One of the more intriguing political challengers in the Triangle, if not the state, this cycle was rap artist and businessman Joshua Gunn, who ran for the Durham City Council and came within four hundred or so votes of pulling it off last week.
But on Monday, Gunn conceded to third-place finisher Javiera Caballero, who made history by becoming the first Latinx person elected to the city council. Incumbents Jillian Johnson and Charlie Reece were also re-elected.
“The final votes are in, and at this time I would like to congratulate Councilwoman Johnson, Councilman Reece, and Councilwoman Cabellero on a successful campaign and victory,” Gunn said in a news release.
When the unofficial results were tallied on Tuesday, Gunn—who scored endorsements from the Durham Committee on the Affairs of Black People, Friends of Durham, and the Fraternal Order of Police—a little over 1,200 votes separated him from Johnson, the top finisher, and he was just 395 votes away from Caballero, who finished third.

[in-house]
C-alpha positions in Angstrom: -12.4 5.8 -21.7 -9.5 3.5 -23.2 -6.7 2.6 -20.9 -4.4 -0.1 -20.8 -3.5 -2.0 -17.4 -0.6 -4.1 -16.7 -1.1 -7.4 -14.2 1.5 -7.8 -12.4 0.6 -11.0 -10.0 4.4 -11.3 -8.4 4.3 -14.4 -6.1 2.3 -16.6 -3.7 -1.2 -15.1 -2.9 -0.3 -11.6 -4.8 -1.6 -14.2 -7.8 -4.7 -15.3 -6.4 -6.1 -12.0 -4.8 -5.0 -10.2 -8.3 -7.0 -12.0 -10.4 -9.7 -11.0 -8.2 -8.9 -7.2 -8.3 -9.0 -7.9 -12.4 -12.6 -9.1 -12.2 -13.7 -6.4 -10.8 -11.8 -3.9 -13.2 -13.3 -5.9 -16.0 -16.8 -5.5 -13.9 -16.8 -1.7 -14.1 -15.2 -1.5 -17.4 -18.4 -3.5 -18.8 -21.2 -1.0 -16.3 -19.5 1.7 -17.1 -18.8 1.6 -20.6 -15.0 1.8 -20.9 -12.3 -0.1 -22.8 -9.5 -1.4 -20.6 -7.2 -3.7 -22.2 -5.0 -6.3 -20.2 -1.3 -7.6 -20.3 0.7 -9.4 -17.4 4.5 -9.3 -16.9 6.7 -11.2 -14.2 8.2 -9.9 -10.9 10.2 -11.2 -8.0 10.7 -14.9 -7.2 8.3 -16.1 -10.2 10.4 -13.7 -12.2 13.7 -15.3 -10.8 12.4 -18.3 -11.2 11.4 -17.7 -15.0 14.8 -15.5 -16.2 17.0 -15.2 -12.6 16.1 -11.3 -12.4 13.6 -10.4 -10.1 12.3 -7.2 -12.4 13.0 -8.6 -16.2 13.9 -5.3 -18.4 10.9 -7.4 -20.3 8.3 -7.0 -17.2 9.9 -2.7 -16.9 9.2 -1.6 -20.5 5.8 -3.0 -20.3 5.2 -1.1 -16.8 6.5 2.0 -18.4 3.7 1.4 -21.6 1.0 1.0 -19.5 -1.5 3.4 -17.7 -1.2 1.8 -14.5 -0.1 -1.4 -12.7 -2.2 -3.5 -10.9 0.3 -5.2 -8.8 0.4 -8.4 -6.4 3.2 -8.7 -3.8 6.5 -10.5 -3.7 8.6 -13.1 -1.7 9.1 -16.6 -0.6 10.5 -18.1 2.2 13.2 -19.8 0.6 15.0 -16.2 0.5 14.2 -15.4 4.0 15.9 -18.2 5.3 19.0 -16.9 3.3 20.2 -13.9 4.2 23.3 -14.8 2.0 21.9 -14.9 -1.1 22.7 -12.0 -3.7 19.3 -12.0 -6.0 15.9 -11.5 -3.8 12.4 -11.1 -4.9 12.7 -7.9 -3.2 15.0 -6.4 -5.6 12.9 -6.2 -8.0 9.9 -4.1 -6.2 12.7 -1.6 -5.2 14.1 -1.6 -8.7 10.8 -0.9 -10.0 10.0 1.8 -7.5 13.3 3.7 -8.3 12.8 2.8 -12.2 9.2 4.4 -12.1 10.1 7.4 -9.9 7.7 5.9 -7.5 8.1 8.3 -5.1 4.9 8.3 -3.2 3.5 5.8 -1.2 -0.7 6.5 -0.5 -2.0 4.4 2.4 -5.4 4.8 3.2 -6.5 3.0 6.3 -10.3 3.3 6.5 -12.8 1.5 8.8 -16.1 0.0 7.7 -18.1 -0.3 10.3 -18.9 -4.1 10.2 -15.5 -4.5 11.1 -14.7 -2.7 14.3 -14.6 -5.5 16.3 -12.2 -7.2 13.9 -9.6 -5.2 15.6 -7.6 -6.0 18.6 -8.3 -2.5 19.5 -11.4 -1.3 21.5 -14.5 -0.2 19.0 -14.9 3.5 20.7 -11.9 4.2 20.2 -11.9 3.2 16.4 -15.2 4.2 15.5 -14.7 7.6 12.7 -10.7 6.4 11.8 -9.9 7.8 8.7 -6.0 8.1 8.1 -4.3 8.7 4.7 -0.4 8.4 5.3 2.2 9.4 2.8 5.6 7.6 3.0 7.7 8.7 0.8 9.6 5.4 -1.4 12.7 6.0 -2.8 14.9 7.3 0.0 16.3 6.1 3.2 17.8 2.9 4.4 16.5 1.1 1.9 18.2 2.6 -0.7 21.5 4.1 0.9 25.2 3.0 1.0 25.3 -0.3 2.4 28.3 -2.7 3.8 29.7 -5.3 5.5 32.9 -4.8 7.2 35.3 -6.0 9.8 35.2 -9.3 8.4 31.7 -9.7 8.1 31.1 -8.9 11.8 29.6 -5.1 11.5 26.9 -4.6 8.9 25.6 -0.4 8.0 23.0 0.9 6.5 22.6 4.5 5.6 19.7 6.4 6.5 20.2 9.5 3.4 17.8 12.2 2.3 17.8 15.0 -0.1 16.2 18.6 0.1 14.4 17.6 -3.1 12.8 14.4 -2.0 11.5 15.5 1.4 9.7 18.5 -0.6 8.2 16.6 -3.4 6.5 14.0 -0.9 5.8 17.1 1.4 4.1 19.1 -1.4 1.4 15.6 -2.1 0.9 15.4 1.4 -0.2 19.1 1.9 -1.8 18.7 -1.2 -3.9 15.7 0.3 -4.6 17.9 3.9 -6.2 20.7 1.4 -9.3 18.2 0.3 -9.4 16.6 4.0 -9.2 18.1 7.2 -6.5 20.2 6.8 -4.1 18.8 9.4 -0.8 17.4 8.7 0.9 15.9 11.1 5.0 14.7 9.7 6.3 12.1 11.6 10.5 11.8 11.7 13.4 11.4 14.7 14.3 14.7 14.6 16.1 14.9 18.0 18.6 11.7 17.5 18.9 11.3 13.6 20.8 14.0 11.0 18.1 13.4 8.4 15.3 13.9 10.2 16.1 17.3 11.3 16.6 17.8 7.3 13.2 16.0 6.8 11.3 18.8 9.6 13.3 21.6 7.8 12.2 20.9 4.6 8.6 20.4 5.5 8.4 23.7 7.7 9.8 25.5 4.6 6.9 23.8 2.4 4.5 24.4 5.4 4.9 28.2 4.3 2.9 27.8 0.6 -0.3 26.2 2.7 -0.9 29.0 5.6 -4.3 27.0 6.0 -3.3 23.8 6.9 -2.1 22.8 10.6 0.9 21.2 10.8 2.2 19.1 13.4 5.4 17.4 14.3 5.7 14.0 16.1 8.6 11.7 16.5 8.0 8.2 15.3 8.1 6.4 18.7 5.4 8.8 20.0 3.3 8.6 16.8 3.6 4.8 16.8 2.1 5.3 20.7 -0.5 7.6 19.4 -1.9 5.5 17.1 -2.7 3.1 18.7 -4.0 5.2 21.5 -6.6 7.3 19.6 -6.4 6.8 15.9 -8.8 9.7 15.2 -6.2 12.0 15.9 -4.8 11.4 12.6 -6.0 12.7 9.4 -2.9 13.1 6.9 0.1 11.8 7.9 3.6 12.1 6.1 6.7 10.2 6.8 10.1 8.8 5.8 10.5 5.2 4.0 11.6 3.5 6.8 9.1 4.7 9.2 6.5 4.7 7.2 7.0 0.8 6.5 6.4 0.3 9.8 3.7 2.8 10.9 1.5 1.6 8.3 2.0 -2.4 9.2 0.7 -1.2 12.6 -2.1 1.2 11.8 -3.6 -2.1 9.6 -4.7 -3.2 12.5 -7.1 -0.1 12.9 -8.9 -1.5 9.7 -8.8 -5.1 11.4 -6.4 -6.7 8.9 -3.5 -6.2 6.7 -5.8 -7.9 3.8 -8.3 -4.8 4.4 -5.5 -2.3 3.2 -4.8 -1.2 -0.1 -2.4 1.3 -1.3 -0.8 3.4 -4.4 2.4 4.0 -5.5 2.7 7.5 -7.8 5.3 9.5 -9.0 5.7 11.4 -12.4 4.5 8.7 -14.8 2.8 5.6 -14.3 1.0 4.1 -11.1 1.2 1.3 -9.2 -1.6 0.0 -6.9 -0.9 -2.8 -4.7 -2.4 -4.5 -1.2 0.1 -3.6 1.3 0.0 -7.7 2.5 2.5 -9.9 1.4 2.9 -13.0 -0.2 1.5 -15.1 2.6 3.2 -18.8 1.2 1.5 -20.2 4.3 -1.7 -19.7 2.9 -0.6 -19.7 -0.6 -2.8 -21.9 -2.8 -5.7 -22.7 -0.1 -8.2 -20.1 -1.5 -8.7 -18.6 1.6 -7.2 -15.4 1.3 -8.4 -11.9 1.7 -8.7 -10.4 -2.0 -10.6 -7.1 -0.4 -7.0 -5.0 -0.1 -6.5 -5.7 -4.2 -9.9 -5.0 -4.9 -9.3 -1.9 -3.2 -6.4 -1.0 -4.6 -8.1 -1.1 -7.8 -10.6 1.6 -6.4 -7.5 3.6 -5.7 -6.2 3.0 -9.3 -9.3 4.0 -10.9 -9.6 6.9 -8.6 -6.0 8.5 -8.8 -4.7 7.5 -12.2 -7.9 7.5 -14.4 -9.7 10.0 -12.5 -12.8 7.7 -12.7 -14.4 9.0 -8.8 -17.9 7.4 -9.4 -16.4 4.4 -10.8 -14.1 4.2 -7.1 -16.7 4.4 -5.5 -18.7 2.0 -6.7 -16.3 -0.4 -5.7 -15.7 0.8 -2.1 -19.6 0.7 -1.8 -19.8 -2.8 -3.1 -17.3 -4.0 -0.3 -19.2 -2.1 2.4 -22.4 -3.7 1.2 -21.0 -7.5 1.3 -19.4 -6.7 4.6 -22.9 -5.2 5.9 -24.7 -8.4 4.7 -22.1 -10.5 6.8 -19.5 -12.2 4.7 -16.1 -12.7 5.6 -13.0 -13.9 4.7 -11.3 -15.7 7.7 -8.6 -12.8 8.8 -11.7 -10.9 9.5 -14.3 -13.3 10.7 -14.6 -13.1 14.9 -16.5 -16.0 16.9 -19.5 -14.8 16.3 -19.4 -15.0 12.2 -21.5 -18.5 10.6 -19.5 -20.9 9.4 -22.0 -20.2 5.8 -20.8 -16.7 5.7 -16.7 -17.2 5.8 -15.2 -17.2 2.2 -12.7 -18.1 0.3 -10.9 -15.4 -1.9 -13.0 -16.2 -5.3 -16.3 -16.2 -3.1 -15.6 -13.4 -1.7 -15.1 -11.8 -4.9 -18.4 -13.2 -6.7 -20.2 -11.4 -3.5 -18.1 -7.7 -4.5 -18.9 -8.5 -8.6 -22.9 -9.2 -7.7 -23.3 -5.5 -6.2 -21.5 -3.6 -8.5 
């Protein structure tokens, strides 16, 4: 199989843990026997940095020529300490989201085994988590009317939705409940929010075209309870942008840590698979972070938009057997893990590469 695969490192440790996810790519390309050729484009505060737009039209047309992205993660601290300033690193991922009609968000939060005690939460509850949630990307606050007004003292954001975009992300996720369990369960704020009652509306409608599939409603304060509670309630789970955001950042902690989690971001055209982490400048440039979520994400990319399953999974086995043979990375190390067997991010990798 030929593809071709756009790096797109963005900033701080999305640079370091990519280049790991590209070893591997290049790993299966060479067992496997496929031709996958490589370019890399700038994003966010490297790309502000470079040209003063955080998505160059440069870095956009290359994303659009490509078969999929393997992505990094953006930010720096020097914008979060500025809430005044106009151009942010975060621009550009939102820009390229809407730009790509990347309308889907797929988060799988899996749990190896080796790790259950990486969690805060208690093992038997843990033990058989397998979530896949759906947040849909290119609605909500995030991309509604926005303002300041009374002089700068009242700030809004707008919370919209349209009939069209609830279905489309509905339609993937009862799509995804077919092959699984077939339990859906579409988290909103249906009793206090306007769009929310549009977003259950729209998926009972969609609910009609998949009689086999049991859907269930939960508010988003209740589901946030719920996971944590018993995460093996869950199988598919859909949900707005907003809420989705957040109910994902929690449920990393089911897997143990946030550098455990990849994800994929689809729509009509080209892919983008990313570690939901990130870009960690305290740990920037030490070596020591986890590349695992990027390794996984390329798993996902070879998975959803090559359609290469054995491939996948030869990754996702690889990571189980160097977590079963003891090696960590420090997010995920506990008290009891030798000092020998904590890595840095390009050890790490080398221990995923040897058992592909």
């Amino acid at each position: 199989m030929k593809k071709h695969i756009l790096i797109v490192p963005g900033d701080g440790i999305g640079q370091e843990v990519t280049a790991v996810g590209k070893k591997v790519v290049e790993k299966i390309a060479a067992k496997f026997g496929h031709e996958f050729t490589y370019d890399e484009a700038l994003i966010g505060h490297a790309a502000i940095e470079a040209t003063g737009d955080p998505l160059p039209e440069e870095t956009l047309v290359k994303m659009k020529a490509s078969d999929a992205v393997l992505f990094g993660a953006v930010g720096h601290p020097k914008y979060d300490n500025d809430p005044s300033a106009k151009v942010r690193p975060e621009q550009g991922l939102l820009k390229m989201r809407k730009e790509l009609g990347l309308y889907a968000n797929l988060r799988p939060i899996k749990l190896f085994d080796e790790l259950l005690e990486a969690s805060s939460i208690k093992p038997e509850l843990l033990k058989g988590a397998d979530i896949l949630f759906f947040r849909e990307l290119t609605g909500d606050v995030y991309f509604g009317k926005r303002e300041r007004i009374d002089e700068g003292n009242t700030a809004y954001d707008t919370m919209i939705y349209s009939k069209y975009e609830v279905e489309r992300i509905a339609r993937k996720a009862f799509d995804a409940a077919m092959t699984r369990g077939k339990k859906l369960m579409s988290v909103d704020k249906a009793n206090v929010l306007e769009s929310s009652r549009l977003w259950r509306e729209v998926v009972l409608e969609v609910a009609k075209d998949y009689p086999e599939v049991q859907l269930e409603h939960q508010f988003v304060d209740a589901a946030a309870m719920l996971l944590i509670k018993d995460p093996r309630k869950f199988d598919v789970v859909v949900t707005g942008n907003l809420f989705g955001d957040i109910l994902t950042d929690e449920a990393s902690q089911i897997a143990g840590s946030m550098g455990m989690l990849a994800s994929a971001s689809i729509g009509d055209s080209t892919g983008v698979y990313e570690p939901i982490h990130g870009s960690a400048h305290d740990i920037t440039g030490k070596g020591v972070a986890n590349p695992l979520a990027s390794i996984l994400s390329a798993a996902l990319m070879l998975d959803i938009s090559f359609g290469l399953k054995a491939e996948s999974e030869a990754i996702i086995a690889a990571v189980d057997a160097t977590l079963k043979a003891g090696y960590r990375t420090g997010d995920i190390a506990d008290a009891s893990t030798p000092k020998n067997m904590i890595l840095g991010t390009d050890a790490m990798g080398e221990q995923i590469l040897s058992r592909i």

About thirty-five thousand people voted.
Gunn ran on a platform of enhancing safety in high-crime neighborhoods and improving economic opportunities for the city’s working-class communities.
He thanked his supporters and campaign team—and took a shot a the influential People’s Alliance PAC, which endorsed the incumbents.
“Before this election, there was a sentiment that our votes no longer count,” Gunn said. “The PA’s voice had become so dominant that I was told, ‘The election doesn’t happen in November, it happens at the PA endorsement meeting.’ We were one neighborhood away. One church congregation, one sorority away from restoring the voice of all people in Durham’s democracy. They hear us now y’all. They see us. And we ain’t going nowhere.”
He continued: “Let’s be clear, while we have not gained a seat on the city council, this is a victory. It was three against one”—a reference to the three incumbents running as a slate. “What we overcame was incredible.”
He also hinted that he’s not ready to leave Durham politics, saying he’s “still in a fight for a Durham that works for all people.”
“There’s much more to be done. This city needs us,” he said. “Please don’t give up; I most certainly will not.”
Contact staff writer Thomasi McDonald at email@example.com.
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